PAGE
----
The majority might have gone home disappointed with Verstappen's 11th place, but the orange-clad brigade weren't just supporting one man - and that gave the circuit and indeed the entire sport a massive boost.



Yet again Ferrari promised much but went away virtually empty handed.

Sebastian Vettel laid the blame for the first-corner accident - which effectively spoiled his and Kimi Raikkonen's races - squarely on Max Verstappen's shoulders. Others, including the Dutchman, saw it differently, arguing that Vettel had caused the squeeze by turning in too tightly.

The cause can be debated, its effect cannot. By Turn 1, a grand prix of massive promise had been scuppered. Both men mounted a fight back to secure points, but as Vettel says, this was a race when a double podium should have been on the cards.

Jenson Button

If Alonso was able to salvage seventh from 22nd, what might Button have been able to do from ninth on the grid? Having produced, by his reckoning, one of his best qualifying performances, Button deserved more than to be eliminated on the first lap.

Max Verstappen

The thing you have to understand about Max Verstappen is that he will always go for it, and his counter-attack on Kimi Raikkonen going into La Source at the start, after he had been relatively slow getting off the line, was always to be expected. He's a racer. Had Vettel not been on the outside of the pair, his audacious move might just have worked out.

Instead, Verstappen was hit, suffered damage, and struggled to recover thereafter.

That wasn't the end of his afternoon by any means. He scrapped again with Vettel, made contact with Sergio Perez, and drew the ire of Raikkonen following two duels on the run down to Les Combes.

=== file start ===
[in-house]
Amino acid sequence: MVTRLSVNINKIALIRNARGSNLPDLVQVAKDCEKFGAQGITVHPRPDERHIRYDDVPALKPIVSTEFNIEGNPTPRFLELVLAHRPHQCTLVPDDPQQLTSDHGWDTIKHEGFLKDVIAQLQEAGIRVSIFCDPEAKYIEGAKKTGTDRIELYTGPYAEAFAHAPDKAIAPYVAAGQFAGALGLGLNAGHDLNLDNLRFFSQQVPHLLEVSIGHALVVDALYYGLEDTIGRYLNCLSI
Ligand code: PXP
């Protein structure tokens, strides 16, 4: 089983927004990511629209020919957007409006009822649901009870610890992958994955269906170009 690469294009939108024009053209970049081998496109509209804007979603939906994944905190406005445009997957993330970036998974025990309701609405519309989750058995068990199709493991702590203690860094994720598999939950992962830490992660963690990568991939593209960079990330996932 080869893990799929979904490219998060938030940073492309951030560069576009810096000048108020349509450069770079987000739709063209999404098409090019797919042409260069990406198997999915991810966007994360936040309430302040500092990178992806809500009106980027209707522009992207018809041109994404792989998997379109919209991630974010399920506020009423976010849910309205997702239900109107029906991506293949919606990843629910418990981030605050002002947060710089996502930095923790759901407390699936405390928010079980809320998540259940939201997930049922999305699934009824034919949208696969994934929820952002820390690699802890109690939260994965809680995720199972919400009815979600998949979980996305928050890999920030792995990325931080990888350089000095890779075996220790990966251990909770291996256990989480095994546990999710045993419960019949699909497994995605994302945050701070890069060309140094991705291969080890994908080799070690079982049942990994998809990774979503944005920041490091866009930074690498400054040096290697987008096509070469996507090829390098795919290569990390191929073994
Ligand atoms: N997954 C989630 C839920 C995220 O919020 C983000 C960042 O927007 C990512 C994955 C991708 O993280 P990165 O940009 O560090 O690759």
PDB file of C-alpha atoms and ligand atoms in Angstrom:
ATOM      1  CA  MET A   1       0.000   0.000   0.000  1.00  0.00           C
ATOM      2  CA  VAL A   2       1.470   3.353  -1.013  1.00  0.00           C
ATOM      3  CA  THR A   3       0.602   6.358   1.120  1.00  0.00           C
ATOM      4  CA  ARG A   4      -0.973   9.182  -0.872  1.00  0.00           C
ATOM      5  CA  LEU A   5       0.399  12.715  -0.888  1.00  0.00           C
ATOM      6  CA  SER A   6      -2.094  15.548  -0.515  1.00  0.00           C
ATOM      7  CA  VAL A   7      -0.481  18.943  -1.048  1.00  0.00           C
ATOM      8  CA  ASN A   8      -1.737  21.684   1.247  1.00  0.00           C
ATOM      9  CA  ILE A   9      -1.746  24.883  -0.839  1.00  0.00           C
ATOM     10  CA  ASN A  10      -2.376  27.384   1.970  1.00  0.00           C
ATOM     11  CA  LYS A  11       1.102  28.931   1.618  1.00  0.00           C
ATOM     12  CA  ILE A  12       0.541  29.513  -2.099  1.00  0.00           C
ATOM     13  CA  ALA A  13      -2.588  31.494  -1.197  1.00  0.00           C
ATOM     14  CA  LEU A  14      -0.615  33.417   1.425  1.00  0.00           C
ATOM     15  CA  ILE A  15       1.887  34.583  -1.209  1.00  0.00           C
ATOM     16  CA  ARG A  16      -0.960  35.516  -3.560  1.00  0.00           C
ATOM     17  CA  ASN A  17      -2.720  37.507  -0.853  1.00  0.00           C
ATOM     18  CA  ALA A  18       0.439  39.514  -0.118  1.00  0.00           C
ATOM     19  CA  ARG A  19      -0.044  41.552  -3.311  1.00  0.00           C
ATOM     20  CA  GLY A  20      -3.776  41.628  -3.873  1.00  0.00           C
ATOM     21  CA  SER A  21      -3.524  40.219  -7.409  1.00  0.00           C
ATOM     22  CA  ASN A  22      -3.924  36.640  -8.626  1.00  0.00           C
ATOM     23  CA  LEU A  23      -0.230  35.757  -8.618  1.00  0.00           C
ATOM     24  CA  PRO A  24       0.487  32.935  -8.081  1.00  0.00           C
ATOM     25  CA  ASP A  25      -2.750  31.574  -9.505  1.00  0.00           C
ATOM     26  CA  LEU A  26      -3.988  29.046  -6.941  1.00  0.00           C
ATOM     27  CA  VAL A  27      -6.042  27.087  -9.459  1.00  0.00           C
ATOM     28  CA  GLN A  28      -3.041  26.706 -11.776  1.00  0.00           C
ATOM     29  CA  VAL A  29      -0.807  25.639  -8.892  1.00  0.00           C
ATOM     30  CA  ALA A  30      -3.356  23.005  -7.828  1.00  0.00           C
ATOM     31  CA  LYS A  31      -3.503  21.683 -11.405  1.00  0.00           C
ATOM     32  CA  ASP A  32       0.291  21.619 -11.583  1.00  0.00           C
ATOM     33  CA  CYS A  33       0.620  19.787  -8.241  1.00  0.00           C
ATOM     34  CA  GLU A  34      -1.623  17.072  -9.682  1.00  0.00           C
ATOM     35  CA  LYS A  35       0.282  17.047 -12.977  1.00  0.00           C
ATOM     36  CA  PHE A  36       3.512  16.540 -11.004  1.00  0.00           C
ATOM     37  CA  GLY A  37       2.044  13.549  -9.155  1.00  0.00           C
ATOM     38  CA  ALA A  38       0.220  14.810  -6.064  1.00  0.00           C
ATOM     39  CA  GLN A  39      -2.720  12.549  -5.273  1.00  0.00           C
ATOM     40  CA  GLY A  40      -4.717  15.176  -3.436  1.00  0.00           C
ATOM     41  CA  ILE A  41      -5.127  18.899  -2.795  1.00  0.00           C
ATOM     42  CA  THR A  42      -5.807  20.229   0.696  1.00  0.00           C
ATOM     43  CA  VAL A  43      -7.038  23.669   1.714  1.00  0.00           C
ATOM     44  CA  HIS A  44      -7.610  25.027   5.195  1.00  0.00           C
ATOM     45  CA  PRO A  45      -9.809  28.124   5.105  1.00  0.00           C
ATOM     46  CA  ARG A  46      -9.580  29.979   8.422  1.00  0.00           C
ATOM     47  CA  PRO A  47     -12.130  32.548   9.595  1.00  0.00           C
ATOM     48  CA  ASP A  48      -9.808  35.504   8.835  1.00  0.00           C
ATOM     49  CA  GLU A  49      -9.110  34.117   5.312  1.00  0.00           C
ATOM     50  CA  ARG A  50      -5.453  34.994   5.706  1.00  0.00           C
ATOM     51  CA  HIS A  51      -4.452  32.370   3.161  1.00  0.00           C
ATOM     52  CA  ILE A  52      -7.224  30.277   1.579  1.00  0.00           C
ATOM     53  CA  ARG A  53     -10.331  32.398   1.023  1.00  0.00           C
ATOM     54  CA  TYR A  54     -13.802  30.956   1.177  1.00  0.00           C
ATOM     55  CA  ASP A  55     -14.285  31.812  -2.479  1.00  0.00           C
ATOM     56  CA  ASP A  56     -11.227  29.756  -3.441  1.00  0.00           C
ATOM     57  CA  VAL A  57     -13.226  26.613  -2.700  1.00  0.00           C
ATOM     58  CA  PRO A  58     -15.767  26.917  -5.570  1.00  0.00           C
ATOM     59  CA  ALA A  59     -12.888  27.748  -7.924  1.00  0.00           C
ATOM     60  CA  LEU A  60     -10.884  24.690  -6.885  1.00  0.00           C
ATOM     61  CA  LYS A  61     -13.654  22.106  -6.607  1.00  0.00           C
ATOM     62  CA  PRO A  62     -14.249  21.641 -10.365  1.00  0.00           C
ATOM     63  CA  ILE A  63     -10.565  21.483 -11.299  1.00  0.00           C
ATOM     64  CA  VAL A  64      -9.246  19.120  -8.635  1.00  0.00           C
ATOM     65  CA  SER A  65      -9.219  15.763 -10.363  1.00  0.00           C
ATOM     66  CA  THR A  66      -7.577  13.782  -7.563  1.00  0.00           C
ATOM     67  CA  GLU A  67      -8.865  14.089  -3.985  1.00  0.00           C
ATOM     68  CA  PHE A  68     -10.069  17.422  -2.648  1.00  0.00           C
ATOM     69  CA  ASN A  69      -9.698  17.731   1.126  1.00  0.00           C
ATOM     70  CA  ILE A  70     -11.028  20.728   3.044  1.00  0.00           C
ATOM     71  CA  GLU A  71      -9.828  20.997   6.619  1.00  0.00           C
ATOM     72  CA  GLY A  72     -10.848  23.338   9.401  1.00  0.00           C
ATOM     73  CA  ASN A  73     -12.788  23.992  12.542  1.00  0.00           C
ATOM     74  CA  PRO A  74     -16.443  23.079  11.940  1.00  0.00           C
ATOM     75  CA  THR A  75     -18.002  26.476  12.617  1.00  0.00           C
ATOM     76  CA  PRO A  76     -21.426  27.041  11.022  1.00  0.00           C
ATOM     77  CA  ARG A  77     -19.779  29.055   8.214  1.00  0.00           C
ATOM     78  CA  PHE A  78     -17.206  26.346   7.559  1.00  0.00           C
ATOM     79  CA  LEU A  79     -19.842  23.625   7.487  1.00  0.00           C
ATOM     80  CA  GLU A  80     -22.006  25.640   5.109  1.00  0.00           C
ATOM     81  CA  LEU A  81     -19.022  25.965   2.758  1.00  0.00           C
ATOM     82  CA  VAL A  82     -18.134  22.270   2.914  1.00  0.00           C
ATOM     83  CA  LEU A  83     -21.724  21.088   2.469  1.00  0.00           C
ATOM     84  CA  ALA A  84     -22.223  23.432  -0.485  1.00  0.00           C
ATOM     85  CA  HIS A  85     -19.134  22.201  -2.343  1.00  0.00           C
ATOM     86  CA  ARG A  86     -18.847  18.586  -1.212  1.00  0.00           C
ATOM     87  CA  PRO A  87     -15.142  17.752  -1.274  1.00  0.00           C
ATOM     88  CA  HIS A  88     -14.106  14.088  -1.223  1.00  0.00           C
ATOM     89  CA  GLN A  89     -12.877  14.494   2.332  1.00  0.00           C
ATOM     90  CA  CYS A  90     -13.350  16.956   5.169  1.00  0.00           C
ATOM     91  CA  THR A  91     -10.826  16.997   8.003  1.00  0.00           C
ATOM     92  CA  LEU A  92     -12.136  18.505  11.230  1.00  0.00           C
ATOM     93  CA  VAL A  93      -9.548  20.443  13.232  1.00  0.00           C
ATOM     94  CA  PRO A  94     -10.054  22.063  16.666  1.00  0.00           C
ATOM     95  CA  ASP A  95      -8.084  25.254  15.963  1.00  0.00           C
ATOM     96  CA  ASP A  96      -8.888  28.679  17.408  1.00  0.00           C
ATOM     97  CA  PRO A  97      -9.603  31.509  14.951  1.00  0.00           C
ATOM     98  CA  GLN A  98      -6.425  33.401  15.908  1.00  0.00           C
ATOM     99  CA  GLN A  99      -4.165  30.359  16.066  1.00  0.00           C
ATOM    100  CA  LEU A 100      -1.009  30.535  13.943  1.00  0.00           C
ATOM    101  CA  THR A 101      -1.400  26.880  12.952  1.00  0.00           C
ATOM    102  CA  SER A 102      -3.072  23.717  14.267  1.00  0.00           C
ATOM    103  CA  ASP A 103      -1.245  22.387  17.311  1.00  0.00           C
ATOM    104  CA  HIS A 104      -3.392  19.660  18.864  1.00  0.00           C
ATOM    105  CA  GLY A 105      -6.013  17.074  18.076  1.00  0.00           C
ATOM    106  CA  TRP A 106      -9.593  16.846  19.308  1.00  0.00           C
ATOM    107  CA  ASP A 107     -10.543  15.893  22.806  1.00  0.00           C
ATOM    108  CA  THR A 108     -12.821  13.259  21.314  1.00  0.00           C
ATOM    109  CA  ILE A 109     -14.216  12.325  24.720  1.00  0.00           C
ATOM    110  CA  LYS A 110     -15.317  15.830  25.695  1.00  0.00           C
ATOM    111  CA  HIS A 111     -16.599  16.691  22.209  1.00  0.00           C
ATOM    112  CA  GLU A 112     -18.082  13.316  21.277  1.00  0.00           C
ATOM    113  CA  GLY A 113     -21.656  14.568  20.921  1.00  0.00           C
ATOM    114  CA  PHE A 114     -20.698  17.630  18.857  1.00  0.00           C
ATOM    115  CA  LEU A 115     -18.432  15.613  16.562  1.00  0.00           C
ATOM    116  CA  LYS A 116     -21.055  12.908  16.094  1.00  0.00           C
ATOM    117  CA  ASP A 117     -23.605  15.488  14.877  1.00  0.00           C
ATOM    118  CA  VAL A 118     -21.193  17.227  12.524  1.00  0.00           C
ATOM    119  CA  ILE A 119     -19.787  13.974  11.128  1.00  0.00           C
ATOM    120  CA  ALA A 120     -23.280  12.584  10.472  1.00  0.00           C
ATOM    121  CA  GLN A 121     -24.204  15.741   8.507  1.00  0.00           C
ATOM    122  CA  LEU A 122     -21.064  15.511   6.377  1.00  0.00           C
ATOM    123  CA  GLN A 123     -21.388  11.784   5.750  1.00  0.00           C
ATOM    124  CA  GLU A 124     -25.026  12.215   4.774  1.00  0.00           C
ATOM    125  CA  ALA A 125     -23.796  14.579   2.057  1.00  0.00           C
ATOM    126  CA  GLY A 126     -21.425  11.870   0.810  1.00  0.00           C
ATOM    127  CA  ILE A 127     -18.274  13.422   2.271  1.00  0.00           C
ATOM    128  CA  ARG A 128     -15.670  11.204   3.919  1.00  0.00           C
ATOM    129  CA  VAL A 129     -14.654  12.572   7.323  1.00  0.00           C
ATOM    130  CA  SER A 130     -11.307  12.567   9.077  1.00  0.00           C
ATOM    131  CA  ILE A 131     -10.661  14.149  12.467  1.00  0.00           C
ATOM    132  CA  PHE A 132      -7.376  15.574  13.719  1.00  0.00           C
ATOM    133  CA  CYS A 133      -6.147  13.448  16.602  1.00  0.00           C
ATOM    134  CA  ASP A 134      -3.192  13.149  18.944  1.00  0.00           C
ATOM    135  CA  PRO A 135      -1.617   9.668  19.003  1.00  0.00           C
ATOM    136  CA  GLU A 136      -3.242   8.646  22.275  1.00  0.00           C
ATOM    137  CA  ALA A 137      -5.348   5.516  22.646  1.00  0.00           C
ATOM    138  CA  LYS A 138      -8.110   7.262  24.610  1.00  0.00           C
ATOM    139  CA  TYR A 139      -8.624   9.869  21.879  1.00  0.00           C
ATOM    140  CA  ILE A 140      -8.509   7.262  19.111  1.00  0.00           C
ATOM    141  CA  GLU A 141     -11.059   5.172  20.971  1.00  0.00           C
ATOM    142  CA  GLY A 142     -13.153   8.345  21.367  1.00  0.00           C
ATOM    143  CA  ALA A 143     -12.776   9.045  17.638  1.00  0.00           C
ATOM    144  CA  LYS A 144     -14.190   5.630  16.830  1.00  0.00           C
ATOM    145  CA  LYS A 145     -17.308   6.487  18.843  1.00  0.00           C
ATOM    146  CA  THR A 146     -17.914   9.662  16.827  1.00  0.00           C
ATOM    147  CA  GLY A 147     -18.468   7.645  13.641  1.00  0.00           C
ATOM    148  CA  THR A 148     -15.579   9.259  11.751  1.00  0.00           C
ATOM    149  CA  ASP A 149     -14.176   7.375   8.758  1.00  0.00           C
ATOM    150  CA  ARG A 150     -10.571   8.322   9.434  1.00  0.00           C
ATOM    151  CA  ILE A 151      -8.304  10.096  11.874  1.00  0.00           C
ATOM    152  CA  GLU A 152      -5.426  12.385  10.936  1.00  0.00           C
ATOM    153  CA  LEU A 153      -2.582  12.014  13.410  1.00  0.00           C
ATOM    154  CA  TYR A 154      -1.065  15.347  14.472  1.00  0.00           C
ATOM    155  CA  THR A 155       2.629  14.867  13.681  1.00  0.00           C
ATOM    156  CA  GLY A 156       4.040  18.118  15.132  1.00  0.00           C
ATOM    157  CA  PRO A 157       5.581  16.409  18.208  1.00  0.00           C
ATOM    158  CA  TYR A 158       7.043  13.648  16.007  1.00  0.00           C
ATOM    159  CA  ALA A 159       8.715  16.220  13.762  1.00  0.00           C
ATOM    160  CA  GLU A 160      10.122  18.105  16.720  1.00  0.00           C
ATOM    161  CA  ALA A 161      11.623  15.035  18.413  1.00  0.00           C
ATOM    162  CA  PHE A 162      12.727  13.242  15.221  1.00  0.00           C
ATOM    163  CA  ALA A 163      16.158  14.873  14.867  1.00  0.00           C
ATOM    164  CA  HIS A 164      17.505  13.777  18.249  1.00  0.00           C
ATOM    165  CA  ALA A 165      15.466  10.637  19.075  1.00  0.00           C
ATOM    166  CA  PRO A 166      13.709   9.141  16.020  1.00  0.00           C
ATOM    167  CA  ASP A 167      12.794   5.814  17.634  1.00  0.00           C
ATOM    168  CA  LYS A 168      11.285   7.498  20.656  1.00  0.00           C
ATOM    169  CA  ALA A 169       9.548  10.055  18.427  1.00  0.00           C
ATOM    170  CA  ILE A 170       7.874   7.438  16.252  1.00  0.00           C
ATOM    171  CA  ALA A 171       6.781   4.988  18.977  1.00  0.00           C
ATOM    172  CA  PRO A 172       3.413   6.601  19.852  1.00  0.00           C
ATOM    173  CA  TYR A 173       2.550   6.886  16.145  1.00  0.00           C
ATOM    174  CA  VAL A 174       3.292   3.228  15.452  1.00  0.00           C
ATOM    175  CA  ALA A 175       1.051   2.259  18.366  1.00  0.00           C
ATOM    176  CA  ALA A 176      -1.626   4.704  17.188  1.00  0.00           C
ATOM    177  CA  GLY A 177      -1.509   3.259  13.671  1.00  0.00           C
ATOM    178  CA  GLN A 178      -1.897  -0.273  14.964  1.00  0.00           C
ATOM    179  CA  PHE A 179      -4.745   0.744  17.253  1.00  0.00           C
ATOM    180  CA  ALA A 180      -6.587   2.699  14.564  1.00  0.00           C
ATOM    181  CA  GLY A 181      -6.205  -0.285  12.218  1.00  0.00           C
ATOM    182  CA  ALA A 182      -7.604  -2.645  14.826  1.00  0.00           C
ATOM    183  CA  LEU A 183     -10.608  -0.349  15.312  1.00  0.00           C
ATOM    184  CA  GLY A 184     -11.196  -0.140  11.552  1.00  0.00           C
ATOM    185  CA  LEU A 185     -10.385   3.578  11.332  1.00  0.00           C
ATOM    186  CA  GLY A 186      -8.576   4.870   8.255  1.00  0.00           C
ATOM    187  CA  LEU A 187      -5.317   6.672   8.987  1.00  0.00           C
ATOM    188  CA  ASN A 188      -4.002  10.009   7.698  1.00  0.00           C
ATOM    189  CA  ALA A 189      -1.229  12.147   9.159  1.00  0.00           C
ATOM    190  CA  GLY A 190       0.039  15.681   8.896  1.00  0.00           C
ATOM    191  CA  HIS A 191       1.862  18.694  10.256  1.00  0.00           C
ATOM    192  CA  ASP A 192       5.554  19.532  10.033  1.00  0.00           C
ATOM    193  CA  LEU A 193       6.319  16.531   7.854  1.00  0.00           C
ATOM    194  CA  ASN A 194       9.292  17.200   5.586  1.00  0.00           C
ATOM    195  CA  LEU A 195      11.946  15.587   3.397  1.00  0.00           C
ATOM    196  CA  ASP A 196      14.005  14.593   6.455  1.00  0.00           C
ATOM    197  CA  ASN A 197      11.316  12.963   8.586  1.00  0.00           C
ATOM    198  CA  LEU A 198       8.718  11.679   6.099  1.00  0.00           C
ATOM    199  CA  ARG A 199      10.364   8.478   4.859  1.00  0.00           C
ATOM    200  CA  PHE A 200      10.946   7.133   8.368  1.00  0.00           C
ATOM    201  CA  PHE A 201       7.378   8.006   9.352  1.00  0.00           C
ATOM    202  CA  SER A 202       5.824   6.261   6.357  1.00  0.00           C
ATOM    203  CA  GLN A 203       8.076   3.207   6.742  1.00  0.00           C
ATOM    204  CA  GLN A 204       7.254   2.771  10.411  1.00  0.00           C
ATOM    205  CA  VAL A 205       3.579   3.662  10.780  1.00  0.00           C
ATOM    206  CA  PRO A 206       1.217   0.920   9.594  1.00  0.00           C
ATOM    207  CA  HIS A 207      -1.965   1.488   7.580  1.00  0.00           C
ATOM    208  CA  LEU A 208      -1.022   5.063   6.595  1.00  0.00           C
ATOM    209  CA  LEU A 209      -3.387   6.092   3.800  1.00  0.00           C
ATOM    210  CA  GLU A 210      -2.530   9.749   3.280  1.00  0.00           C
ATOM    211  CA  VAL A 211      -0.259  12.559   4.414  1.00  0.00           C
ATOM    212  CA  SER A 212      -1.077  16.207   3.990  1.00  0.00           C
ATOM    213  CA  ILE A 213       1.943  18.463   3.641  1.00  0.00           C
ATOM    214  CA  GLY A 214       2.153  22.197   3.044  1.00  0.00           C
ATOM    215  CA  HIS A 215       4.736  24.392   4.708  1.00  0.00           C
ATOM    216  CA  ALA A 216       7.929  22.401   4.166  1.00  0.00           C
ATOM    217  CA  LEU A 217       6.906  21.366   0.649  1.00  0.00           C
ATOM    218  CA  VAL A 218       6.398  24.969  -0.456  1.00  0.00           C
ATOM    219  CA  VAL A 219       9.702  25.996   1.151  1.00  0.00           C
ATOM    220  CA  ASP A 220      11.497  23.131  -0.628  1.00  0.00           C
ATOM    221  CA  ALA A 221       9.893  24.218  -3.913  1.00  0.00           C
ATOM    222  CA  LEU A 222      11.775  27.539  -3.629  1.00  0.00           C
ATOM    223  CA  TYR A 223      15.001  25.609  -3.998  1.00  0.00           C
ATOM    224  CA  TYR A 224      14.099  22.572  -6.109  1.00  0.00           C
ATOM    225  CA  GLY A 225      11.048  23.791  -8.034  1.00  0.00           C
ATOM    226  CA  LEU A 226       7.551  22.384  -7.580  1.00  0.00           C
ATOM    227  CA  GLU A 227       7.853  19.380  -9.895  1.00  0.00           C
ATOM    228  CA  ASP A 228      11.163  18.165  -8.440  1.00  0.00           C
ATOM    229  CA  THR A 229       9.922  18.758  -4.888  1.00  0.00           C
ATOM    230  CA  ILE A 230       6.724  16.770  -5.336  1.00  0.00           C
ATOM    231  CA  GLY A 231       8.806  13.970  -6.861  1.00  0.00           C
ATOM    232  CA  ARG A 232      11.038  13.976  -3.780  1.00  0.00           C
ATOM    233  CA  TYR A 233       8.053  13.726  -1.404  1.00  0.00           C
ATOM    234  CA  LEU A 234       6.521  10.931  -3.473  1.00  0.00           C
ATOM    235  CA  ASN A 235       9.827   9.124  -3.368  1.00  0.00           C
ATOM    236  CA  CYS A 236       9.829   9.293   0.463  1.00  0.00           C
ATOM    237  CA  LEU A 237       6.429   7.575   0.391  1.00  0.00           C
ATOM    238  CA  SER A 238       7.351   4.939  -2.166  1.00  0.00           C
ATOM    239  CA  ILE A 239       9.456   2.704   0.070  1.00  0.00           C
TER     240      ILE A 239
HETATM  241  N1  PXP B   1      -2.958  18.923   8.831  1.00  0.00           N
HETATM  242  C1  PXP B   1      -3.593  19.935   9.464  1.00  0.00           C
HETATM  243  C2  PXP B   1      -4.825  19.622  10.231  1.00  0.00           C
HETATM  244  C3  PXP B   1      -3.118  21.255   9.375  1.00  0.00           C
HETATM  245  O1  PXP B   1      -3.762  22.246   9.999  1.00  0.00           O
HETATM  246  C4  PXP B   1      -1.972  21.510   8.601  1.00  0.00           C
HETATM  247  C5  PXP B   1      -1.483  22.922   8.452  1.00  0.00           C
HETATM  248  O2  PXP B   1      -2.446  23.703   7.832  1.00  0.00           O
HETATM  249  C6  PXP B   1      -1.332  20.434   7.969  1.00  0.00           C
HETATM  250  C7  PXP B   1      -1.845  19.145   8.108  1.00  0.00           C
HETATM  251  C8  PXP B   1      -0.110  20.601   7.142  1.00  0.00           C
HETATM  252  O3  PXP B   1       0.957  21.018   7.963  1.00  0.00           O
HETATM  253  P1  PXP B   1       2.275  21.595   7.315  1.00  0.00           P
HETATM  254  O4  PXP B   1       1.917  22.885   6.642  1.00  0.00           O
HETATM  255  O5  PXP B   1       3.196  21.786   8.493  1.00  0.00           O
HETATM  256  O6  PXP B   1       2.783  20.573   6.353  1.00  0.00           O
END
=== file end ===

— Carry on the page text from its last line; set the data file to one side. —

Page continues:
The Dutchman defended himself vigorously post-race, but - rights and wrongs of his moves aside - falling from second on the grid to 11th at the flag was undeniably a lost opportunity - for him, and for his legions of fans who had flocked to Belgium to see him perform.


Williams recently said that their inherent strength would enable them to fend off the attack from upstart Force India, who had closed to within 12 points in the fight for fourth in the standings.

For a while they did look strong, with Felipe Massa heading Q1 and Valtteri Bottas running fourth prior to the race stoppage. But where everyone else dived pitward on the sixth lap, they chose to keep the Finn out for an extra lap and paid the price in a disrupted strategy as he lost eight places.

Their failure to pass the McLaren-Honda was also noteworthy, but the really big deal was losing fourth place in the world championship for constructors as Force India moved ahead. A solitary point splits the two teams - and a fascinating battle looms large for the rest of the season.

Hulkenberg's podium wait

There is no doubting Hulkenberg's credentials as a driver - which makes his wait for a first Grand Prix podium all the more remarkable and surprising. The German was superb on Sunday at Spa, but fortune once again elected not to smile on him as the red flags scuppered what had looked a very strong pursuit of a top three finish. As it was he finished fourth for the third time in his career - another case of coming oh so close. It has now been 107 starts and counting, putting him fourth on the all-time list. Only Adrian Sutil, Pierluigi Martini and Philippe Alliot have started more without tasting the champagne at least once...

Toro Rosso

The lack of development is really beginning to hurt Toro Rosso, who saw McLaren steal their sixth place in the constructor's stakes after Fernando Alonso finished seventh.

Daniil Kvyat flirted with points for a while, but the really big hit had come when Carlos Sainz, having made a blinding start to run seventh, ran over debris from the first-corner incidents on the second lap, and made a spectacular exit with a resultant puncture.